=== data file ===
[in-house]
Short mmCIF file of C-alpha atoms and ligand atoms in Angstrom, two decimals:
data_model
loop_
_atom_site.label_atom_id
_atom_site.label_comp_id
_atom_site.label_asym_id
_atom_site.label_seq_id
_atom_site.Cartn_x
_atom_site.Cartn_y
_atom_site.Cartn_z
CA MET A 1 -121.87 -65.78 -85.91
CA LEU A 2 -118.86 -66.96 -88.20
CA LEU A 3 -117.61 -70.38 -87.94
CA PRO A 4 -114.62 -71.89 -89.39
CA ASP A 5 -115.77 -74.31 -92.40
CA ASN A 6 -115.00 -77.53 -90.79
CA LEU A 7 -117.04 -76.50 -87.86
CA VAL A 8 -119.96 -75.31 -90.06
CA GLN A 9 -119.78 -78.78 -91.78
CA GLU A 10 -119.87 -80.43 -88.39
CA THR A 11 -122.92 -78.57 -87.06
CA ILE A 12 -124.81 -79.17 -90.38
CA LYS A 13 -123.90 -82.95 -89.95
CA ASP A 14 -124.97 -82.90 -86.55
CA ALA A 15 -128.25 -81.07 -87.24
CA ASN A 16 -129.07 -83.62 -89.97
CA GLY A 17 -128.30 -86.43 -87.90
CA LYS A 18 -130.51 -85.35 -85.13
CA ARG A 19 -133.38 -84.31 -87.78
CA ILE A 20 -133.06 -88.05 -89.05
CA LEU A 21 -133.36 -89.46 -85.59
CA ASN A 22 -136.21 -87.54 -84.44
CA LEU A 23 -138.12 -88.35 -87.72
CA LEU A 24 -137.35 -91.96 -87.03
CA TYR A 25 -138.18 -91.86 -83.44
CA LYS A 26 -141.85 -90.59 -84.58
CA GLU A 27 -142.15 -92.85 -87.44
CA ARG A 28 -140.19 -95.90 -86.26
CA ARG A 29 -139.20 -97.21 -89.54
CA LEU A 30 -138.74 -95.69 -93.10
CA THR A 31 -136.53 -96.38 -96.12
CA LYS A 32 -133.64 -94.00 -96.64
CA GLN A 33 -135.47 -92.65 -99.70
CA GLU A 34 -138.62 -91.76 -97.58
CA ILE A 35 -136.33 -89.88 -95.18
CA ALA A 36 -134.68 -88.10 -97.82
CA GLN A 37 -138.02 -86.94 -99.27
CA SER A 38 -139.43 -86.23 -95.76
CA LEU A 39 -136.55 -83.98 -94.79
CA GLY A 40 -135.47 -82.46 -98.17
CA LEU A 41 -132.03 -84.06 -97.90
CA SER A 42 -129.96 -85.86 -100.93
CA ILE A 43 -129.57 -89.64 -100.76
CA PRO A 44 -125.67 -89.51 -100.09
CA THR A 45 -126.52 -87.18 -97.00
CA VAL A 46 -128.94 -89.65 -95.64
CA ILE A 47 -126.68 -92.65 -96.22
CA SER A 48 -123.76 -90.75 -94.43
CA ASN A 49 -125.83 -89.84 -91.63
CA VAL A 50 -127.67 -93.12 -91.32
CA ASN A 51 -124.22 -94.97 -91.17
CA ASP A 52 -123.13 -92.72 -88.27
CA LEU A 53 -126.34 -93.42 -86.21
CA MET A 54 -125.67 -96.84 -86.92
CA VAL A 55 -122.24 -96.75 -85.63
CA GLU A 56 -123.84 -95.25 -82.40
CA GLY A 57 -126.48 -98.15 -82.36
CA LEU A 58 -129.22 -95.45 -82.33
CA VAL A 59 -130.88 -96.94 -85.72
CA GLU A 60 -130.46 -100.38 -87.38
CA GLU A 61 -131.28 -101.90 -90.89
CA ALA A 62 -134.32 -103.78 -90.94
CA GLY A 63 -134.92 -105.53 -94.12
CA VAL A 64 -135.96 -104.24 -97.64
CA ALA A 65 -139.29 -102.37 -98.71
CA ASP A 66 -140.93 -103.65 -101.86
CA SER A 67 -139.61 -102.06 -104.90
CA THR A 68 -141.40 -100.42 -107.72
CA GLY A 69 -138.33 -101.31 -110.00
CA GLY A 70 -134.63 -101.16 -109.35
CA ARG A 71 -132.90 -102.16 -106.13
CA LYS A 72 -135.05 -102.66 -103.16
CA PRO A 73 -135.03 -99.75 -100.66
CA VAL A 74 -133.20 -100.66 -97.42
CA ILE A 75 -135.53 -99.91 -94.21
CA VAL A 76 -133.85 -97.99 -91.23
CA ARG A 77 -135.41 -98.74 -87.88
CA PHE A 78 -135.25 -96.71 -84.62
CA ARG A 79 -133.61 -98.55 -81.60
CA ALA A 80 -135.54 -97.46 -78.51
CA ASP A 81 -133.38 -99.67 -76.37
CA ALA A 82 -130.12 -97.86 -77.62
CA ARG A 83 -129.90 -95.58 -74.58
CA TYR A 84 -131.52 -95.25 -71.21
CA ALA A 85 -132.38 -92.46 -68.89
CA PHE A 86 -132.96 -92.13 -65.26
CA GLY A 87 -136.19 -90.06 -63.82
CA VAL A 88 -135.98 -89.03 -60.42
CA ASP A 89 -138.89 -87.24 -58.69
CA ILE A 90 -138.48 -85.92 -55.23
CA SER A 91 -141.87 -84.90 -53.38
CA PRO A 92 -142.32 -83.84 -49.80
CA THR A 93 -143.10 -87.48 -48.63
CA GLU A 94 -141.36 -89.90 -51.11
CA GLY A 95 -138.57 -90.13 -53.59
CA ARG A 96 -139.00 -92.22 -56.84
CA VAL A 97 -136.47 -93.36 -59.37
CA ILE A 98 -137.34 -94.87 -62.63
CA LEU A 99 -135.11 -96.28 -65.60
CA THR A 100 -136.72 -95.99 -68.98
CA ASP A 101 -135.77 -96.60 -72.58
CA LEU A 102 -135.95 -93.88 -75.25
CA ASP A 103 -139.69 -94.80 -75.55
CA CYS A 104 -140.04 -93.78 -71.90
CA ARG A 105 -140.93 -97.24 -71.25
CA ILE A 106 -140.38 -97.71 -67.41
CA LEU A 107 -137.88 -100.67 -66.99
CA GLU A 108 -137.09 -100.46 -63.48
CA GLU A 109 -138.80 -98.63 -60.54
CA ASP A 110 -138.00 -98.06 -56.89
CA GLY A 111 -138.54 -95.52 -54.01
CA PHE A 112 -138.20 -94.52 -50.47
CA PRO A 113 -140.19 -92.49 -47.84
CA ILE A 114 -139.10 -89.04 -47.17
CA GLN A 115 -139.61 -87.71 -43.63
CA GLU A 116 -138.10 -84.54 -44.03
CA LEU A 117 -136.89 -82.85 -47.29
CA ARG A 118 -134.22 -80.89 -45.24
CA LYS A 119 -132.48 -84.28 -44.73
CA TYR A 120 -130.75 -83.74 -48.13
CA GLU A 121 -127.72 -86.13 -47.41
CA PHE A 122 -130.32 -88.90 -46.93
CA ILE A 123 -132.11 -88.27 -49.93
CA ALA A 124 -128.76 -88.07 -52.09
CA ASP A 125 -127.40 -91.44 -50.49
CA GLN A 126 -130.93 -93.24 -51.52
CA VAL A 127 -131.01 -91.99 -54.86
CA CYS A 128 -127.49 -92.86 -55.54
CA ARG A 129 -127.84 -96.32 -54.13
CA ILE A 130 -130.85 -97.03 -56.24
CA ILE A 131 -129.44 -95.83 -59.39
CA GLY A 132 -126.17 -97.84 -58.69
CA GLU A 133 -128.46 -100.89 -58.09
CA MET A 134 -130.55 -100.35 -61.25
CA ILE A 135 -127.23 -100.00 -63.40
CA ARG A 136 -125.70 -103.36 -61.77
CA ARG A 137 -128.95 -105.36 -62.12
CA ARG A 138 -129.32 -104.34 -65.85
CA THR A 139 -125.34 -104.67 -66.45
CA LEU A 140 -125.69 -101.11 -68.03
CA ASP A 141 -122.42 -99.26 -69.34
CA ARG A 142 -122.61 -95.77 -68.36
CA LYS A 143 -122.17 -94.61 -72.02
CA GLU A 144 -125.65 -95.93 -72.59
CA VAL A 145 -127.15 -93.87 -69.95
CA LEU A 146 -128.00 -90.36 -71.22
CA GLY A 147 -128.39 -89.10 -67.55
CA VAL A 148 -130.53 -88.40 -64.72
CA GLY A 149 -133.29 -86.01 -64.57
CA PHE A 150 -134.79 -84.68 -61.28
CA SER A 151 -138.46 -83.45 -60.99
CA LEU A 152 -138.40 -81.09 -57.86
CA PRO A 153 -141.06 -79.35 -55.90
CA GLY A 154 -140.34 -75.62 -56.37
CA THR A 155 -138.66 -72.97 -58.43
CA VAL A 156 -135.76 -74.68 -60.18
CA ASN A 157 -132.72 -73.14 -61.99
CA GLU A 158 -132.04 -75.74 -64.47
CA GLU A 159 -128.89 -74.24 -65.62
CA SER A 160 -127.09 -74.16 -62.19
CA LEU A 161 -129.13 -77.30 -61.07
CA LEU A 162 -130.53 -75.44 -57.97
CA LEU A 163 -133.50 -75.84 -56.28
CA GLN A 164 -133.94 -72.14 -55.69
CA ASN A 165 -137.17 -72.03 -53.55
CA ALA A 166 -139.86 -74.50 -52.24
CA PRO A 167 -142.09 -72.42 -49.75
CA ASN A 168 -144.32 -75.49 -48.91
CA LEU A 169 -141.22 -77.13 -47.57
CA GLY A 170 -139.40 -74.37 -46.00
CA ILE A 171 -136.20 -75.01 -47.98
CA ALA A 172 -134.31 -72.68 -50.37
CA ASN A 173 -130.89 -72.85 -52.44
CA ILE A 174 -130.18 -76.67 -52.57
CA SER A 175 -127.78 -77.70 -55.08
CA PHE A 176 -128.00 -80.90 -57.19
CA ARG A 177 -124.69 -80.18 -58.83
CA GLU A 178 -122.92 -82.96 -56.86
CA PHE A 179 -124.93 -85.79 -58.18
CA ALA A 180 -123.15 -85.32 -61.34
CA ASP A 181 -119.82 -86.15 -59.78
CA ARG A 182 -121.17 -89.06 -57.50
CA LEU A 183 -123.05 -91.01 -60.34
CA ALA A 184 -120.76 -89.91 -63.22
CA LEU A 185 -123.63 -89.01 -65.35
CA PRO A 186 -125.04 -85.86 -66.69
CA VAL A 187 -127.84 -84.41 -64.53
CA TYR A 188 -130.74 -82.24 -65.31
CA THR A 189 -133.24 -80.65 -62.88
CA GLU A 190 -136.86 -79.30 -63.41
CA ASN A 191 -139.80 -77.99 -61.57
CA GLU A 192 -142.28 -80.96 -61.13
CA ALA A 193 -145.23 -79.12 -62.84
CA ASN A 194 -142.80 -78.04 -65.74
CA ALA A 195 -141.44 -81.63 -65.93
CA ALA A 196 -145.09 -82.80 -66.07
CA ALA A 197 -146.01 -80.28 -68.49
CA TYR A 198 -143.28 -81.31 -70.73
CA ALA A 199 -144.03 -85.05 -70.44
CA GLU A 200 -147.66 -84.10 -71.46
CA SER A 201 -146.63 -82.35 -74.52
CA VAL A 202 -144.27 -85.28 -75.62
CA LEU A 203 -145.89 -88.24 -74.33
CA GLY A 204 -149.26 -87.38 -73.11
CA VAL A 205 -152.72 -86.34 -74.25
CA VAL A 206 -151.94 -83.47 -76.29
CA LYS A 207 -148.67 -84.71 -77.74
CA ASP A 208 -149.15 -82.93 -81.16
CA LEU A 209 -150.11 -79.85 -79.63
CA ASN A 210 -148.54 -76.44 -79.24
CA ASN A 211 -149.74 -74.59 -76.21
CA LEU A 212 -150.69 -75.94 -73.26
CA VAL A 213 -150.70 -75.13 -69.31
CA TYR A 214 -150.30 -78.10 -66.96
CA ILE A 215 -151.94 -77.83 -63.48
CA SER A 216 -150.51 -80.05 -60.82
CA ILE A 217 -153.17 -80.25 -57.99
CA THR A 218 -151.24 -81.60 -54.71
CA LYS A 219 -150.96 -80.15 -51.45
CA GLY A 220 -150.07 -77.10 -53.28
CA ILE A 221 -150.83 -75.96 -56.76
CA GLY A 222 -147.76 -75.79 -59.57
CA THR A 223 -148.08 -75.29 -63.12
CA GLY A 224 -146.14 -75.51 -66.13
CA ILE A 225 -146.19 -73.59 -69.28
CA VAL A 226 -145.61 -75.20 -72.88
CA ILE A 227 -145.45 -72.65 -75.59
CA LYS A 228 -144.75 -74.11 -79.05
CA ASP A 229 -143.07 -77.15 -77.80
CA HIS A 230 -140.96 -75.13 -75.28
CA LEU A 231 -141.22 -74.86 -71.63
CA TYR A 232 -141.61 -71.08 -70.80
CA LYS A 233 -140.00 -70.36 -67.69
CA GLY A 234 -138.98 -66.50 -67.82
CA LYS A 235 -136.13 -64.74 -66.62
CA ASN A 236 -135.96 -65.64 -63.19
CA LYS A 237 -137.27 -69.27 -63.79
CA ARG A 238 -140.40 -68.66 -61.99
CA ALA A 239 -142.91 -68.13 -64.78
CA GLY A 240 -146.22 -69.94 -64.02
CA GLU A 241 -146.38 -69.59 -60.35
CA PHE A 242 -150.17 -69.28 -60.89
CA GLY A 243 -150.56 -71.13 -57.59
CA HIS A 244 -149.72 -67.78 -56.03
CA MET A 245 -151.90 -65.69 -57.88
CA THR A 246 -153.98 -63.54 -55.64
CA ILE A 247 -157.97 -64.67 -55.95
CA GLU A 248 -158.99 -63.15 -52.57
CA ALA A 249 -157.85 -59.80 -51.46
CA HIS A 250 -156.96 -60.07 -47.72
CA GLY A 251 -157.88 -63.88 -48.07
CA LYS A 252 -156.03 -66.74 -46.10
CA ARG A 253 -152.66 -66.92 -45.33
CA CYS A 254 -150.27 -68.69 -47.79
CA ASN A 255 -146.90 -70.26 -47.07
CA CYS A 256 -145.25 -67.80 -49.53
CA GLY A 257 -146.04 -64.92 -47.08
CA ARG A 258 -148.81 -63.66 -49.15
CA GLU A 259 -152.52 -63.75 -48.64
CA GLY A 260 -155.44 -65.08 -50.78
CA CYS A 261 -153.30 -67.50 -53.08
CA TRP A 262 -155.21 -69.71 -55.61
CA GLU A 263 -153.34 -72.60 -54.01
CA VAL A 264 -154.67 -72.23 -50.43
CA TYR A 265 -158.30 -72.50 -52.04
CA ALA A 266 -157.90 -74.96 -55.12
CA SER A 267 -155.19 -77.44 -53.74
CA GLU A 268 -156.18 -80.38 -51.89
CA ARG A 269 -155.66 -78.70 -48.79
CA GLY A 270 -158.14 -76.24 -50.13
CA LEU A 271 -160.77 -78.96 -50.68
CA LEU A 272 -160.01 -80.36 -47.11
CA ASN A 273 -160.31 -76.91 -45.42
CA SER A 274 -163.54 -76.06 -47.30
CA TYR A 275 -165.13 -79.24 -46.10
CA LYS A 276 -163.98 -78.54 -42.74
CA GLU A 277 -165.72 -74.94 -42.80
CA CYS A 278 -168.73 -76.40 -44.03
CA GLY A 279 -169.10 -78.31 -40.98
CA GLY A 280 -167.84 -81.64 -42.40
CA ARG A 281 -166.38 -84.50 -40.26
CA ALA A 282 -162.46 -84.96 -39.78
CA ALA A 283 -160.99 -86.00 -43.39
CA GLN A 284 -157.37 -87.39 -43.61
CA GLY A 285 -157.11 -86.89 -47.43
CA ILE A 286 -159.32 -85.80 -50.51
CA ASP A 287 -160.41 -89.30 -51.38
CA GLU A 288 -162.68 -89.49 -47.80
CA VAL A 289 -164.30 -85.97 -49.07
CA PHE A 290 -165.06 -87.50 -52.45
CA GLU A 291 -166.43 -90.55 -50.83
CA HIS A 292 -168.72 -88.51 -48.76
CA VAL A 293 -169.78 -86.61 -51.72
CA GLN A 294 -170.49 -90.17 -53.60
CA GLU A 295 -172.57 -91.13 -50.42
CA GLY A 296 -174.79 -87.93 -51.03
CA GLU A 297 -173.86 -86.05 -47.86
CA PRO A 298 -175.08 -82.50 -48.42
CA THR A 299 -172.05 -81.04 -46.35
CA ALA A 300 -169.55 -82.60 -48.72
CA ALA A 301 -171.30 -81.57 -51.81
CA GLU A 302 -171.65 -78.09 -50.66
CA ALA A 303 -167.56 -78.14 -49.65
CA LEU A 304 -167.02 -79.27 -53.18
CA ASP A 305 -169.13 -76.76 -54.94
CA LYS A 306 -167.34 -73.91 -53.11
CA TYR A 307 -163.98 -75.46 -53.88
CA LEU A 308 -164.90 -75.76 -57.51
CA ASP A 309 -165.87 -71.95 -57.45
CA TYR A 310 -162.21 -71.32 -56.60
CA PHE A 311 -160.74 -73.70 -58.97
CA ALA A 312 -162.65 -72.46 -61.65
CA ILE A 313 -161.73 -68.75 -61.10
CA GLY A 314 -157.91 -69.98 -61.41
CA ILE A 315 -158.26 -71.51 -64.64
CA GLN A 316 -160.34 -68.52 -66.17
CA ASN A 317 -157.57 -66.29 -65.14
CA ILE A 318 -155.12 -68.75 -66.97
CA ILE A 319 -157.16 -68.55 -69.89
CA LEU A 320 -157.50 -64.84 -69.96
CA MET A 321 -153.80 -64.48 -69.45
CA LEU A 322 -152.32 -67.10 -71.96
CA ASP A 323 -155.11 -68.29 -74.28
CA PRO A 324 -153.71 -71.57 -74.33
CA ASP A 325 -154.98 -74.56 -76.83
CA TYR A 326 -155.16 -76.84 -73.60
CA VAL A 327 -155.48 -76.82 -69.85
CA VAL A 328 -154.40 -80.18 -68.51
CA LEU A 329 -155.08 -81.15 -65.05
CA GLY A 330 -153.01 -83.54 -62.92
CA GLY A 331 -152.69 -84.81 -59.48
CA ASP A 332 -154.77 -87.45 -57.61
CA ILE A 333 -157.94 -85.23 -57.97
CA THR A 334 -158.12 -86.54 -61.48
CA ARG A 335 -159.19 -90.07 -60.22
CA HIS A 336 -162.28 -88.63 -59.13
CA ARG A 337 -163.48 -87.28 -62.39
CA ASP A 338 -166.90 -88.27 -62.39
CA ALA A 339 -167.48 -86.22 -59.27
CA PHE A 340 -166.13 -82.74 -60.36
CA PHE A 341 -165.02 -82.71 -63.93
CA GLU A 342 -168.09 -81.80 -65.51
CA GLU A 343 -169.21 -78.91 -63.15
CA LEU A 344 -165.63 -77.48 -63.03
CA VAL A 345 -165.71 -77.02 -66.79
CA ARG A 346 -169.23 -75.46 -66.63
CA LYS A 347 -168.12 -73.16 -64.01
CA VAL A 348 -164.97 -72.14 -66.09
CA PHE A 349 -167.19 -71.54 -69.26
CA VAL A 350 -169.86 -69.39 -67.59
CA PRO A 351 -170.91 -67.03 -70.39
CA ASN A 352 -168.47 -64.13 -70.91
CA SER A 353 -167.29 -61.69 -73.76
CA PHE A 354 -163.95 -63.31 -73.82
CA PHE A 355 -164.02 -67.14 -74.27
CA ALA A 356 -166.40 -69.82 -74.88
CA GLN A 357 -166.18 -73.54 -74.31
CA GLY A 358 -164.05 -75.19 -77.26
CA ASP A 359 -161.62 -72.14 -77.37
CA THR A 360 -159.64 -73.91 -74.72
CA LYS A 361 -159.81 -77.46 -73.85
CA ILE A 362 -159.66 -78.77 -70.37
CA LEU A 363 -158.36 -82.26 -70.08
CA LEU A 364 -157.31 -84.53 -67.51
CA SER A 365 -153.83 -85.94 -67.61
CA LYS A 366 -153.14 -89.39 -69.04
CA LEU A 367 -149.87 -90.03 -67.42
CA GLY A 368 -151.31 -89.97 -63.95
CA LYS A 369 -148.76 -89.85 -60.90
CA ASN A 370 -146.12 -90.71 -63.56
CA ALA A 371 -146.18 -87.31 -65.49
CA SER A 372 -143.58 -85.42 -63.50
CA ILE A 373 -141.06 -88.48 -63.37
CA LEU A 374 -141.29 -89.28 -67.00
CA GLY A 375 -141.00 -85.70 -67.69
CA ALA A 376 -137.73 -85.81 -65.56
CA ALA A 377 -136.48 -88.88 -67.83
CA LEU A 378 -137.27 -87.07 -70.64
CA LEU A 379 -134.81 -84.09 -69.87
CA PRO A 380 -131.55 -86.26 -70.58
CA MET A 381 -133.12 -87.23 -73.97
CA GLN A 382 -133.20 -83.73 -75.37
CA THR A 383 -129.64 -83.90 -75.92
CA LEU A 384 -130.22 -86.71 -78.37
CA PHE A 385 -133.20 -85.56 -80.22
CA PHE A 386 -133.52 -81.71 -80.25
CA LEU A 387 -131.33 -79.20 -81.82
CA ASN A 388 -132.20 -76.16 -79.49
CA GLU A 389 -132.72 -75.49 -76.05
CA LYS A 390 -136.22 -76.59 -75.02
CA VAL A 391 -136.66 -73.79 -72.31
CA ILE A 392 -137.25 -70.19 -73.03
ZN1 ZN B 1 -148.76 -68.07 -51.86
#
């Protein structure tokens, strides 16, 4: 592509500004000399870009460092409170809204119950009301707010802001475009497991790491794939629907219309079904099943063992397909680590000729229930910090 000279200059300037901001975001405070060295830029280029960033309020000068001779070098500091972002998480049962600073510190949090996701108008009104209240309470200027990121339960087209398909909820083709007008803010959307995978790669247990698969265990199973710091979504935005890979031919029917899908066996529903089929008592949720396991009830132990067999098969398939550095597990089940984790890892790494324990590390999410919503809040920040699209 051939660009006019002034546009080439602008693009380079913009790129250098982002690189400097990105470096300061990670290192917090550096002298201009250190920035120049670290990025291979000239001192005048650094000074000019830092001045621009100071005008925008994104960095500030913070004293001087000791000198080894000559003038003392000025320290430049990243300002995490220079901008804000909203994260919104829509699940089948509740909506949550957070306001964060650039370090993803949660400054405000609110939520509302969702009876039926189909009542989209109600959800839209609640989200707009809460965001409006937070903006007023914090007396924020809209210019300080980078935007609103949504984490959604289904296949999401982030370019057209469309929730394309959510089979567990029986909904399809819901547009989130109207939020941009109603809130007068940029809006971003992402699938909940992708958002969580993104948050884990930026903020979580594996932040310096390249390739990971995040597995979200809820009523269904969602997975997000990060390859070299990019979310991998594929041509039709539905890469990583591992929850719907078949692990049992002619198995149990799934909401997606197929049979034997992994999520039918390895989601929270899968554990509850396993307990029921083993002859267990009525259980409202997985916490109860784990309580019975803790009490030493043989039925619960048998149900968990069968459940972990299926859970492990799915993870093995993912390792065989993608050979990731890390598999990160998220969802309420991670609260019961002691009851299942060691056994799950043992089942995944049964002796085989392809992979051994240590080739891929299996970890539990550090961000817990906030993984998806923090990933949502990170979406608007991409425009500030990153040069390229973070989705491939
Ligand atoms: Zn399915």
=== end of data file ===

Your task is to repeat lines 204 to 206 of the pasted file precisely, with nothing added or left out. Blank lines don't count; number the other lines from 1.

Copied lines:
CA ALA A 193 -145.23 -79.12 -62.84
CA ASN A 194 -142.80 -78.04 -65.74
CA ALA A 195 -141.44 -81.63 -65.93